S. Maria Novella Rafters and Bell Tower
July 16, 2021
The Upper Levels
Welcome back for another installment of Prof. Bent's Thoughts on Florence!
S. Maria Novella - The Rafters
As I mounted the stairs of the pulpit, Francesco Sgambelluri introduced himself to me as the church architect. Unassuming in appearance and demeanor, but blessed with an encyclopedic understanding of the basilica and all of its spaces, the church architect quickly became my most important guide through S. Maria Novella. He invited me, first, to venture to the roof of the west side aisle, and then to explore the vaulting system in the rafters of the church that few of us have seen. This journey introduced me to the lower sections of the bell tower that lead to the vault over the Sacristy (we’ll get to that in a minute), which in turn permits one to venture onto the ceramic tiles of the roof along the west edge of the nave. Thus began my adventure in the furnace that was the attic of S. Maria Novella.
The steep and smooth vaults of the church’s nave and transept support nothing above them, as the wooden beams forming the A frame above them are attached only to the side walls beneath them. Climbing to their summits took its toll on this old man, as the lack of toe holds combined with the weight of the 25-pound scanner in 95-degree heat left me parched, soaked in sweat, and wobbly on my feet. The debris of centuries of cement, plaster, and broken brick litters the floor around those vaults, punctuated occasionally by a dead critter that found its way in, but couldn’t find its way out again.
As I scanned, I came upon three unexpected features. The first was a large wheel situated in the vault directly above the high altar. This, Francesco informed me, was a pulley that, when properly affixed with ropes that descended through holes poked in the ceiling, permitted the friars to elevate and drop in the church candelabra that would symbolize divine light during services. The second oddity were the holes in the ceiling themselves, which often provided excellent vantage points from which to see bits and pieces of the church from above. The view of Andrea di Cione’s Strozzi Altarpiece from above remains among the most vivid and memorable moments of the project. The third surprise appeared in the rafters above the sacristy, where the structure of the entrance wall of the eleventh-century church of S. Maria delle Vigne rises up, embedded in the wall of the fourteenth-century church of S. Maria Novella that was built all around it.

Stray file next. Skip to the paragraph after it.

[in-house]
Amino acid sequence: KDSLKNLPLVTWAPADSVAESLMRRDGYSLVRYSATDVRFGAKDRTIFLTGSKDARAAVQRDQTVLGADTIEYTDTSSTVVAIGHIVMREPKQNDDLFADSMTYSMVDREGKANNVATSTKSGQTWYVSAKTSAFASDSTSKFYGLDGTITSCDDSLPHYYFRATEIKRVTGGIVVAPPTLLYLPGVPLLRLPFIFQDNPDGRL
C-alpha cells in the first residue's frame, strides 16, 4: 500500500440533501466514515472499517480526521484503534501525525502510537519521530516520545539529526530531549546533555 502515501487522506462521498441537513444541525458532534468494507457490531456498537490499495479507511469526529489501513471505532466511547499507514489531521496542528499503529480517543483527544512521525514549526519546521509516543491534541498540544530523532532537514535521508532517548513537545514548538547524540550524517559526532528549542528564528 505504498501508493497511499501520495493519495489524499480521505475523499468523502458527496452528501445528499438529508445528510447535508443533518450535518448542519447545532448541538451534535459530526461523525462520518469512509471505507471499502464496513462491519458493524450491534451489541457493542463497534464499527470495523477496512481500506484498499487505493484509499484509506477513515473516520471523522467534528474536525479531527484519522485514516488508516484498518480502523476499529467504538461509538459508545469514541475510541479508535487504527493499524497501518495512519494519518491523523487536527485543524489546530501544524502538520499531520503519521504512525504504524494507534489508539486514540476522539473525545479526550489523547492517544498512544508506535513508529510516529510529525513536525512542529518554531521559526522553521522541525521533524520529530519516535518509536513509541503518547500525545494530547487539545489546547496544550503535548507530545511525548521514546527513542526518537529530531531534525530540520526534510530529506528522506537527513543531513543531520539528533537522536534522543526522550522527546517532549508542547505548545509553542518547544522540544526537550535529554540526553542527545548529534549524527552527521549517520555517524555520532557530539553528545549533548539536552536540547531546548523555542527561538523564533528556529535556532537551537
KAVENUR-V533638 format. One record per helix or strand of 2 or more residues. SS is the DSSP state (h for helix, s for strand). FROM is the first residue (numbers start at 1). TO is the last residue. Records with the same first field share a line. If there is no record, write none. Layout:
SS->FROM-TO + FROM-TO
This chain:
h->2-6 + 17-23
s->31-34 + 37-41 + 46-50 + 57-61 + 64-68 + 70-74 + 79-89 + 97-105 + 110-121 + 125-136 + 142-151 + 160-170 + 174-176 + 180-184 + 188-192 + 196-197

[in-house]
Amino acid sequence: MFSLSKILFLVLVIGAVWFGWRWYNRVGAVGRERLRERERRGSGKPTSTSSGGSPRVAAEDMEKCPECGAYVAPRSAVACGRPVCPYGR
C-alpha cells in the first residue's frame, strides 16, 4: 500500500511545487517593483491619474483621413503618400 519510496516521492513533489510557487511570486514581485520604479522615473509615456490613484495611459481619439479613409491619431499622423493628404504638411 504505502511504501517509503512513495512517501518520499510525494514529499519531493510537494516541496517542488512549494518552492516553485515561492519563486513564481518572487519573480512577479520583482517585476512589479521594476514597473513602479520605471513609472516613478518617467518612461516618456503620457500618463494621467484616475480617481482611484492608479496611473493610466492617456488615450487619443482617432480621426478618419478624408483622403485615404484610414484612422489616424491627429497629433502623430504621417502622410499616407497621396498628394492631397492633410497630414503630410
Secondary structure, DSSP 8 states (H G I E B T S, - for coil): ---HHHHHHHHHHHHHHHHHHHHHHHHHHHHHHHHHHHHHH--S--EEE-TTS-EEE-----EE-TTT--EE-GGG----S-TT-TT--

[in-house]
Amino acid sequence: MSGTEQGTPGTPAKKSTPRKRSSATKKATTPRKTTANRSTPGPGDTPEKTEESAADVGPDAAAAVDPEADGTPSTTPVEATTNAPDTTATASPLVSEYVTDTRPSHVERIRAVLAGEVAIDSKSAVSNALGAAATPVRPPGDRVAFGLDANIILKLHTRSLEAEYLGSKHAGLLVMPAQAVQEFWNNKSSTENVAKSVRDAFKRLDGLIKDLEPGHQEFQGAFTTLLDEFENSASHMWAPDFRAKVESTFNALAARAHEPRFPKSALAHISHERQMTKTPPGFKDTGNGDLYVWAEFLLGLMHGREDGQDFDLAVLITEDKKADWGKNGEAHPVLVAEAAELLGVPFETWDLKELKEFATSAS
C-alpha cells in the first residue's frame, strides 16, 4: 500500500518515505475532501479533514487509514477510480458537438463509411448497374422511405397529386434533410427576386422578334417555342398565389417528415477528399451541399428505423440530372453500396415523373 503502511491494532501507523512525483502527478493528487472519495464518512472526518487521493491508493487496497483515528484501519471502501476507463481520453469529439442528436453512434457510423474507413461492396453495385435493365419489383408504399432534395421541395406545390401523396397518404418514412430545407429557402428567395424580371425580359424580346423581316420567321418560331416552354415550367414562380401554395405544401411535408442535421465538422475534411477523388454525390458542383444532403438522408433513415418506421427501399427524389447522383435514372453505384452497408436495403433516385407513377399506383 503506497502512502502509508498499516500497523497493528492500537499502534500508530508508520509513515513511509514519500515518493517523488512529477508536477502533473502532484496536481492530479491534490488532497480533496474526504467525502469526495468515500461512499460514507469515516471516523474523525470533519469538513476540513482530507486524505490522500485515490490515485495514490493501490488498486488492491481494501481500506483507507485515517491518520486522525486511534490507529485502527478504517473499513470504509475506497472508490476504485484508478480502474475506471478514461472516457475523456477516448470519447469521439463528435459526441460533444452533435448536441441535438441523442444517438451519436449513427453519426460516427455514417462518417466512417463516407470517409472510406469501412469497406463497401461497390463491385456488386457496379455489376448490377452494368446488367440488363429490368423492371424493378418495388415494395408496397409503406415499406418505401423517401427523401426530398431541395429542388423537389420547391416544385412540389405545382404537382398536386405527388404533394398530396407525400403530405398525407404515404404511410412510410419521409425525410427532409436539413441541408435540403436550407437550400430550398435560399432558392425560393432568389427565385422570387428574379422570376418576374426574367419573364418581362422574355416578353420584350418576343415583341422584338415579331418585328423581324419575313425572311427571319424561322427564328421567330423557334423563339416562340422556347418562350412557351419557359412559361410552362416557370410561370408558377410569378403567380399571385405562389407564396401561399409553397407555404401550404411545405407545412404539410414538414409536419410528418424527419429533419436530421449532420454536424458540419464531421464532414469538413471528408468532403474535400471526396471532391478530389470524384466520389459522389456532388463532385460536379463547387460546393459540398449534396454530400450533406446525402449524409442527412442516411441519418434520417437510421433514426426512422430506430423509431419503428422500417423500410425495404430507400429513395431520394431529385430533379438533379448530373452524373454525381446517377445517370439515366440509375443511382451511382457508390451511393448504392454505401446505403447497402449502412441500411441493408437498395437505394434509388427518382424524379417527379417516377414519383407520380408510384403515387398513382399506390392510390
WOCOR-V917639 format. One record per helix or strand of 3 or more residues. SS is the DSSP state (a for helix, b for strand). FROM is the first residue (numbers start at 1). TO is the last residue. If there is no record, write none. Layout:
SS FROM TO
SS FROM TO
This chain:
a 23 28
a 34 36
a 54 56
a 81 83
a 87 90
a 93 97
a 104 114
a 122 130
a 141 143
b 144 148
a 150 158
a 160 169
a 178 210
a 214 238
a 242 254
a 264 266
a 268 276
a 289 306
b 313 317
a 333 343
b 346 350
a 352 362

Giovanni Pescarmona, intrepid and brilliant fellow-pioneer in Digital Humanities, accompanied me as we ventured into the nave. Again, with temperatures soaring, the two of us managed to scan the length of the church with a surprising amount of efficiency, but again paying the price of exhaustion as we labored. Visitors who navigate through these spaces in our model will not experience the heat, the dirt, and the exhilaration that filled our lungs that day. You’ll just have to imagine it when you see it.
The Bell Tower
As exciting and exhausting as the rafters were, the work in the bell tower (or Campanile) offered a more dramatic experience. The tower’s base connects to the eleventh-century church in the foundations of the current structure, so the fairly random stonework that we see there differs from that of the later fourteenth-century one that was added on top of it. Narrow steps hug its contours, and as the tower rises those steps are closed in by equally narrow openings between floors. Among the more difficult tasks of this entire project was negotiating my way through these tight spaces without dropping the scanner or bashing it against the stone walls as I stumbled up and down the uneven steps of those stairs. The weather also cooperated, for the most part: A short but intense rainstorm interrupted my work briefly – you don’t want water on your laser, after all – but it passed quickly and I was able to complete my work there without much difficulty.
The vistas from the tower are unsurprisingly impressive, affording one clear views of every major structure in Florence. I gazed upon the dome of the Medici chapels at S. Lorenzo, a full view of the Duomo, and the distant façade of S. Miniato al Monte on the south side of the river. That was nice. But I was more concerned with the expanses of the church’s roof that I could see from each level of the Campanile, as capturing the tops of buildings is easily the most difficult part of any serious scanning project. Fortunately, the arches on all four sides of every one of the tower’s levels provided fairly clear access points to the west side of the church roof, much of the crossing, and a vast section of the cloisters. The final push to the tower’s uppermost level brought me to the church bells, a collection of large and loud bronze objects that now ring out thanks to an automated mechanical timing device. I glanced at my watch as I scanned that area and was relieved to see that it was 1:37 pm: too late for Mass, too early for vespers, and exactly 23 minutes from the top of the hour. I absolutely did not want to be up there when those enormous sound machines suddenly swung into action, and I was able to get my scanning done well before the bells of S. Maria Novella tolled out the time.
And, as always, stay up to date with our work here and on twitter (@florenceasitwas)!